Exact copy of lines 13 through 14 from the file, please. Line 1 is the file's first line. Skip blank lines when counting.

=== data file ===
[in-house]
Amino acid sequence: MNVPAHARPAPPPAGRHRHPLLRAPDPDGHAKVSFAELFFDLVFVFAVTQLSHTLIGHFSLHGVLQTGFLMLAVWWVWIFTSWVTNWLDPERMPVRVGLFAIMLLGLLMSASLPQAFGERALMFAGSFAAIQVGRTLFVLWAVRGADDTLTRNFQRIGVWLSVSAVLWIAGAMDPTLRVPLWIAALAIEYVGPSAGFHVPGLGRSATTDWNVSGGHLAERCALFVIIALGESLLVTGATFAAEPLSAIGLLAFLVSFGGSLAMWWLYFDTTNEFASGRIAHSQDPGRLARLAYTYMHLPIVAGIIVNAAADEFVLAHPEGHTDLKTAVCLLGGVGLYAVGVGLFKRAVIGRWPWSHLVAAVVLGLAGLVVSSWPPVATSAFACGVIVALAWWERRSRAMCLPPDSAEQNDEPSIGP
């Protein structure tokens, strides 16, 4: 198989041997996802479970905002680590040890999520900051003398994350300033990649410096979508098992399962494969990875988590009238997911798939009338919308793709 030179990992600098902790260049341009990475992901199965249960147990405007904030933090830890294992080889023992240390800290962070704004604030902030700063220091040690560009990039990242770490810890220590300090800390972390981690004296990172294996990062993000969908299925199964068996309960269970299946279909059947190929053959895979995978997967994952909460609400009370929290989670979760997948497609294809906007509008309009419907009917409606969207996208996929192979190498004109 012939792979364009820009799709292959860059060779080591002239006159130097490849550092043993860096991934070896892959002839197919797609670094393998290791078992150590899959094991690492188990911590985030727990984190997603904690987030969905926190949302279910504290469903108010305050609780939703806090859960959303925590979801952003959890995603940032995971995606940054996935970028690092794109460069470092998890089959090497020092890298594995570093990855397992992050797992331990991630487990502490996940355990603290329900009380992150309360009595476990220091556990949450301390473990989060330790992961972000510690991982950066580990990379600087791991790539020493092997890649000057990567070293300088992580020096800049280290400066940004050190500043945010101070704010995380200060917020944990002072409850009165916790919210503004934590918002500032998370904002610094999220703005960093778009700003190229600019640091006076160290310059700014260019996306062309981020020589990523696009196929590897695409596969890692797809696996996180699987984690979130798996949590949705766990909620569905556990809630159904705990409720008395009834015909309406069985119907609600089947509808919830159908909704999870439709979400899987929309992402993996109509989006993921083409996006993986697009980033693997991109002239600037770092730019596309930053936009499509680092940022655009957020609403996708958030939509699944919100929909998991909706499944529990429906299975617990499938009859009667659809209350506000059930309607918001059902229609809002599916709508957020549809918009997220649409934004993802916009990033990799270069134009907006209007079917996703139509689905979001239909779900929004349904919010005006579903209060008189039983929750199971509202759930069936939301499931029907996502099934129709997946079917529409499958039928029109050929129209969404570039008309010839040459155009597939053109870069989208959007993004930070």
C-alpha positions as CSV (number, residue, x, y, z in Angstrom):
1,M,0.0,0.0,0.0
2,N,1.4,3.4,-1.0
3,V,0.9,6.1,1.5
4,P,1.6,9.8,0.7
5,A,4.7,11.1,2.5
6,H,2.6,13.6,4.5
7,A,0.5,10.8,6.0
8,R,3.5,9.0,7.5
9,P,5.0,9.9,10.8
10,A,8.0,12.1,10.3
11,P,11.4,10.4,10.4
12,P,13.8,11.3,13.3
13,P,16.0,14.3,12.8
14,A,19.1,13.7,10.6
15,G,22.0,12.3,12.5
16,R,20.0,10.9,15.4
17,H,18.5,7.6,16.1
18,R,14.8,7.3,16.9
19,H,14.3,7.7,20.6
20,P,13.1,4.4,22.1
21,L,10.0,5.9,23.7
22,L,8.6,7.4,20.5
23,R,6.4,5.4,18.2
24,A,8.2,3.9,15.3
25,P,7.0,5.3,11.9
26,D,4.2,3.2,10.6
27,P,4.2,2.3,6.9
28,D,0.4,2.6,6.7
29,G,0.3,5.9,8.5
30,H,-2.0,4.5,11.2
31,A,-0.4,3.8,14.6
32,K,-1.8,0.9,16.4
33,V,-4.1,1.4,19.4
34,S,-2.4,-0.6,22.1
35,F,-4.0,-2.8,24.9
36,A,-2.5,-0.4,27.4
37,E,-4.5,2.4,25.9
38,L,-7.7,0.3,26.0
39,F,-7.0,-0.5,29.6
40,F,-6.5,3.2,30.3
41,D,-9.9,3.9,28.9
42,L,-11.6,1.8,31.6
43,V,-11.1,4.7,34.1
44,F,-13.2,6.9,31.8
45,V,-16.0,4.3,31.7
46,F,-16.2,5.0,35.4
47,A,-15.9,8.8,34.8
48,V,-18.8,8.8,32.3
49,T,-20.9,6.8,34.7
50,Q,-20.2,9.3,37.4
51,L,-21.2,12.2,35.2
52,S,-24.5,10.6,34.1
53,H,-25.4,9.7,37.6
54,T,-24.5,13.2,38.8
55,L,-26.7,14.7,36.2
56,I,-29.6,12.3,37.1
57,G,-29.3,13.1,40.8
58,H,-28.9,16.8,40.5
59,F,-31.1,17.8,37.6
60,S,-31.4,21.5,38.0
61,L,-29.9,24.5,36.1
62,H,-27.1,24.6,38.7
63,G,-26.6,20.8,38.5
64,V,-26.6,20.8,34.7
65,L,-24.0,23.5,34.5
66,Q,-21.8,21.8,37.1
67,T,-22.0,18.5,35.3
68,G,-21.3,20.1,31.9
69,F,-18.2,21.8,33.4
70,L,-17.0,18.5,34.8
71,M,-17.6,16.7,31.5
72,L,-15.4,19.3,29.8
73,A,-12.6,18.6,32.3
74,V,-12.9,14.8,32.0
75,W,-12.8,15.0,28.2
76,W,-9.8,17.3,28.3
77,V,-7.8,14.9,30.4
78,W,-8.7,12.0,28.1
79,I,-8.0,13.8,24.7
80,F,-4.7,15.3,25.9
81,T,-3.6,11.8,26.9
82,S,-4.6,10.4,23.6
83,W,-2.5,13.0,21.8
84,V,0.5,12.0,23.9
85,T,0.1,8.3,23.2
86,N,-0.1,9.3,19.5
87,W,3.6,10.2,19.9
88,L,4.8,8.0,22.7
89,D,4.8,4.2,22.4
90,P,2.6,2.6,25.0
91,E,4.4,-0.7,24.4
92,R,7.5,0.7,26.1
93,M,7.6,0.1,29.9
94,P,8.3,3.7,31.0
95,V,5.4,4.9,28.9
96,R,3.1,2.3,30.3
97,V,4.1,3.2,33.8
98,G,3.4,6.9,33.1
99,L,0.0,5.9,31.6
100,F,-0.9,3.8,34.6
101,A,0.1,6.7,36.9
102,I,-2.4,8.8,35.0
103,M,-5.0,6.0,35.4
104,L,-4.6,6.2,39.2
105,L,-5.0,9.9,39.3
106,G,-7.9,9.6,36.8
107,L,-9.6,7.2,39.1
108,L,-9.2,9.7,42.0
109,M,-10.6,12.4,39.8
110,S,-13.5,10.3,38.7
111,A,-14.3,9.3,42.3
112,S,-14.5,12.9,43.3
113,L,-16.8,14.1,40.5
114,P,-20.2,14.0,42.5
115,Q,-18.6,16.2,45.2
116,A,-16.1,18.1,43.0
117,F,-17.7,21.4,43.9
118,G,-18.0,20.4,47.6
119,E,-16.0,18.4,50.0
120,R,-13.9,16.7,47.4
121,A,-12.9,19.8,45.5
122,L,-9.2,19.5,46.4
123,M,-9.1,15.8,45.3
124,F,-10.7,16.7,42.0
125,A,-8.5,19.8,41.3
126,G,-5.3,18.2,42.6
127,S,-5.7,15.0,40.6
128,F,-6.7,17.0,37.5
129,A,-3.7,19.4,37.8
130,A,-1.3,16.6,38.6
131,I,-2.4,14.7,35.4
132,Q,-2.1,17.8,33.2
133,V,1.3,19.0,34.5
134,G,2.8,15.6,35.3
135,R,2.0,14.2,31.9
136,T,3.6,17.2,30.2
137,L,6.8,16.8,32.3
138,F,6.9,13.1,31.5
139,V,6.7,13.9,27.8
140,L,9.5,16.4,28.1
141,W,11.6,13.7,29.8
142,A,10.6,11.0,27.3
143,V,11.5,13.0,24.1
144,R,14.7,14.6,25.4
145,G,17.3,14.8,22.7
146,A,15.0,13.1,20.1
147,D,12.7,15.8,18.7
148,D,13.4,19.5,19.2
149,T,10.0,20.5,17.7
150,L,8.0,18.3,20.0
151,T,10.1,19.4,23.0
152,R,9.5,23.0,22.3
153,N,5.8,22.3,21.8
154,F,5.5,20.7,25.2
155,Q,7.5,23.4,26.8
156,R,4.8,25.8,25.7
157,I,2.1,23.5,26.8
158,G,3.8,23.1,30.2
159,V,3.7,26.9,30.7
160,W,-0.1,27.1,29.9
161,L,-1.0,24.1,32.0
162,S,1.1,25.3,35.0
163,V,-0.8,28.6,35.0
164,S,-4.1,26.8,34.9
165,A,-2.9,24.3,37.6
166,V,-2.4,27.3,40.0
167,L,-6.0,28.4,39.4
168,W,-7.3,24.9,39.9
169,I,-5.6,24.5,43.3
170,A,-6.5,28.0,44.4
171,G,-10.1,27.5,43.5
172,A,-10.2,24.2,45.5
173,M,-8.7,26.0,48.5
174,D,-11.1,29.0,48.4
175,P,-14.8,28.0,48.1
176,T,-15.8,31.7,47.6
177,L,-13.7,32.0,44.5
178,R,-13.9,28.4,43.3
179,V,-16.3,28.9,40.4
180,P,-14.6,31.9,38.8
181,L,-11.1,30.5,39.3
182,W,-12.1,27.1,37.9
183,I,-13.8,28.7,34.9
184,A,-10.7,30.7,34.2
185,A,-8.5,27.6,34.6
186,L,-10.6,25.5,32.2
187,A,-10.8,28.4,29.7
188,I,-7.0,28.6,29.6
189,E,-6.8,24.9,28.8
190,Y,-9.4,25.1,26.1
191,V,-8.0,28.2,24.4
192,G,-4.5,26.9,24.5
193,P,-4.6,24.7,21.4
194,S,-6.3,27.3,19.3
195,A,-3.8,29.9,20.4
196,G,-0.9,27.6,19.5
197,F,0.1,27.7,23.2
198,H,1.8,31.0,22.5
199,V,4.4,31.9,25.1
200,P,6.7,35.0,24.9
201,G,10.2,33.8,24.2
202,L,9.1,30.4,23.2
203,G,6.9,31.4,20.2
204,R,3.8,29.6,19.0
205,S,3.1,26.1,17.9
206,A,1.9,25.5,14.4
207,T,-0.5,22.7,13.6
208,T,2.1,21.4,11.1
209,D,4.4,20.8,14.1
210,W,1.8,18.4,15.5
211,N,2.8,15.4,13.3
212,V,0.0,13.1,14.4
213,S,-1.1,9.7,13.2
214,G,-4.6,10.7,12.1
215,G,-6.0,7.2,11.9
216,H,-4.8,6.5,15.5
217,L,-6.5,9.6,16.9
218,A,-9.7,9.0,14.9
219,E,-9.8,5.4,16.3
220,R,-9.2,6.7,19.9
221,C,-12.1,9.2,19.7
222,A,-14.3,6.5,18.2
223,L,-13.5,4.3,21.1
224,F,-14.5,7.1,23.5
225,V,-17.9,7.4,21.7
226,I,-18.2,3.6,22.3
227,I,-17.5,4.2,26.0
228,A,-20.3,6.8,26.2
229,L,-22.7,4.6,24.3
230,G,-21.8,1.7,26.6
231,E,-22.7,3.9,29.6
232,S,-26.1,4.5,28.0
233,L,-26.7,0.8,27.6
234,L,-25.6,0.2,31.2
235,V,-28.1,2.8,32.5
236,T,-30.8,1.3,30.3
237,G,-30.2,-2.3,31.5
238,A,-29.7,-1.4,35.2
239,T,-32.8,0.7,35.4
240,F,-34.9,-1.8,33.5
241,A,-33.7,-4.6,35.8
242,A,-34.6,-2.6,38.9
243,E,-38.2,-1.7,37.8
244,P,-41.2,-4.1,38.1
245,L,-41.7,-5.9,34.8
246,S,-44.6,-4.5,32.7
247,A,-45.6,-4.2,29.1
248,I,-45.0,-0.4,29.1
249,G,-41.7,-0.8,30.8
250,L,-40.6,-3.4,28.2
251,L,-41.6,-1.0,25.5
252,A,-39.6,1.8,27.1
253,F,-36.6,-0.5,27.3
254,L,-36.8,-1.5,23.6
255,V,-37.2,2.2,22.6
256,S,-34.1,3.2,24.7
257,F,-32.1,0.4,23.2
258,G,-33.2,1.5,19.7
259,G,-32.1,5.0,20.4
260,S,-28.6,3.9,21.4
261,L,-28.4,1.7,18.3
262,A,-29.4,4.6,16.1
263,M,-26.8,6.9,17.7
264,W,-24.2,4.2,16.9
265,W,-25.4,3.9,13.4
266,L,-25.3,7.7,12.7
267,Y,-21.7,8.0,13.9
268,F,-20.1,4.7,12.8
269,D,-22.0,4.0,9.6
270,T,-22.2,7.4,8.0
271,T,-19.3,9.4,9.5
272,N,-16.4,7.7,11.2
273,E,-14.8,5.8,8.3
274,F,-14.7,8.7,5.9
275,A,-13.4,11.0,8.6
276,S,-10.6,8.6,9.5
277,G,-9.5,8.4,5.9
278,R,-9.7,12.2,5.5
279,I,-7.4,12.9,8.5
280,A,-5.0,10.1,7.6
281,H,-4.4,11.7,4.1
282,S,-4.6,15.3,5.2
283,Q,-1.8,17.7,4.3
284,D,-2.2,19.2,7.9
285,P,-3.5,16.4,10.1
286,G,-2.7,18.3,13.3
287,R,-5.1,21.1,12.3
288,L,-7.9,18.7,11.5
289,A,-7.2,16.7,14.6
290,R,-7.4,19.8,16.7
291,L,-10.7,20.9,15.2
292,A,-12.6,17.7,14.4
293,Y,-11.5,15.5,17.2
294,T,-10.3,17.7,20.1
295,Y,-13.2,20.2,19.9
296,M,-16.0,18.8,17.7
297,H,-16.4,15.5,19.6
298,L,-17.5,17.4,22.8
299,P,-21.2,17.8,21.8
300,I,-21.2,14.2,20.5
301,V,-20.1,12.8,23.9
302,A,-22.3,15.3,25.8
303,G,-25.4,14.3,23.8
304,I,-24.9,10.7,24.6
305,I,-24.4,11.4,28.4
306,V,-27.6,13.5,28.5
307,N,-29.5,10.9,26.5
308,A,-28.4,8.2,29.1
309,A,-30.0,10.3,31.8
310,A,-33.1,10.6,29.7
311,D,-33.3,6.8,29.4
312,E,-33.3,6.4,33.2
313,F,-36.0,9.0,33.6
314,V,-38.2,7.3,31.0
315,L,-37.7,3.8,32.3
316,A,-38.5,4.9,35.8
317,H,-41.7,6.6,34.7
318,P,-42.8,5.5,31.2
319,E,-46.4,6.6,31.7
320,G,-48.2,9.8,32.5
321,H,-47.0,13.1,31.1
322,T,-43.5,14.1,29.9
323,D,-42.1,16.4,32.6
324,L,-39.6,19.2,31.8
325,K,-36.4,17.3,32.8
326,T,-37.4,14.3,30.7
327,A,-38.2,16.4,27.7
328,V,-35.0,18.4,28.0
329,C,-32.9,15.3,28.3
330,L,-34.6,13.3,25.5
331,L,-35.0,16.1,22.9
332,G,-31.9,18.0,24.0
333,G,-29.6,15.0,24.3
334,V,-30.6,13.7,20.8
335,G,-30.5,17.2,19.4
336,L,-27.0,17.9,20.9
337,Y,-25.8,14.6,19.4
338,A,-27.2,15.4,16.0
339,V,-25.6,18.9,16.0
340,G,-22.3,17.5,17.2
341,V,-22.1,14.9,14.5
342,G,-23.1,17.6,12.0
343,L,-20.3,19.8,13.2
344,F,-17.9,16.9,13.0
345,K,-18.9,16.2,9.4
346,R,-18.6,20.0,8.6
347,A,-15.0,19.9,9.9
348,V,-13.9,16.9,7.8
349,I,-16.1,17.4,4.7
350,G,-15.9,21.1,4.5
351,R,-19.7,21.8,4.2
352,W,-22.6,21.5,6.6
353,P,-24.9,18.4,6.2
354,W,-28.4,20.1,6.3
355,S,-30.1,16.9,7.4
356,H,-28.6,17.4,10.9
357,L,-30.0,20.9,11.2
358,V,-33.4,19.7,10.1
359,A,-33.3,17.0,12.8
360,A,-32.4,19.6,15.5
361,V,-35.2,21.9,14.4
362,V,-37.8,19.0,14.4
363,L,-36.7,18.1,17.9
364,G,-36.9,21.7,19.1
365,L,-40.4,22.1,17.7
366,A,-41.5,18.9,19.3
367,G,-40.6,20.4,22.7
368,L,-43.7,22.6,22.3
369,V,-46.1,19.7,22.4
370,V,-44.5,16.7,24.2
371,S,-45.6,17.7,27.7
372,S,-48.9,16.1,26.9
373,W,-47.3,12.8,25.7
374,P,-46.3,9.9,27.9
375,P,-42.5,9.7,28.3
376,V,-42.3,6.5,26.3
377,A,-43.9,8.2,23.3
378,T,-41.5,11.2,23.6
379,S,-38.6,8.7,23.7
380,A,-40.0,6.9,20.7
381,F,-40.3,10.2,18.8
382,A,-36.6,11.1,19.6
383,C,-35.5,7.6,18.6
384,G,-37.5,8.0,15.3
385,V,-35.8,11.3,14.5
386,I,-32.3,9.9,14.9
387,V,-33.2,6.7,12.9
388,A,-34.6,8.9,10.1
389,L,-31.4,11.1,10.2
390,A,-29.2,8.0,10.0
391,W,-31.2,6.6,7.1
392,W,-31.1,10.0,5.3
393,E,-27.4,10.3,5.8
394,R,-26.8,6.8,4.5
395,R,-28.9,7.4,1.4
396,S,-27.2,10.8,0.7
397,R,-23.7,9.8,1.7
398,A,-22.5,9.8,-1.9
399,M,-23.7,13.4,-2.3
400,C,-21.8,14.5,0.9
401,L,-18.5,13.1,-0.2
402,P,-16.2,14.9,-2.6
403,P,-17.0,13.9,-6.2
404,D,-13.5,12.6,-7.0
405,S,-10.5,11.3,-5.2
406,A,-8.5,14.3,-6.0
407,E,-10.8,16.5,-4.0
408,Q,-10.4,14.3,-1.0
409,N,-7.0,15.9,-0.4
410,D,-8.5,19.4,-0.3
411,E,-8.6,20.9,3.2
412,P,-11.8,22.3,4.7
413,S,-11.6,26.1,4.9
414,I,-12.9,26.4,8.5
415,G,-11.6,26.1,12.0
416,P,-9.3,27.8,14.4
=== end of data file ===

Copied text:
9,P,5.0,9.9,10.8
10,A,8.0,12.1,10.3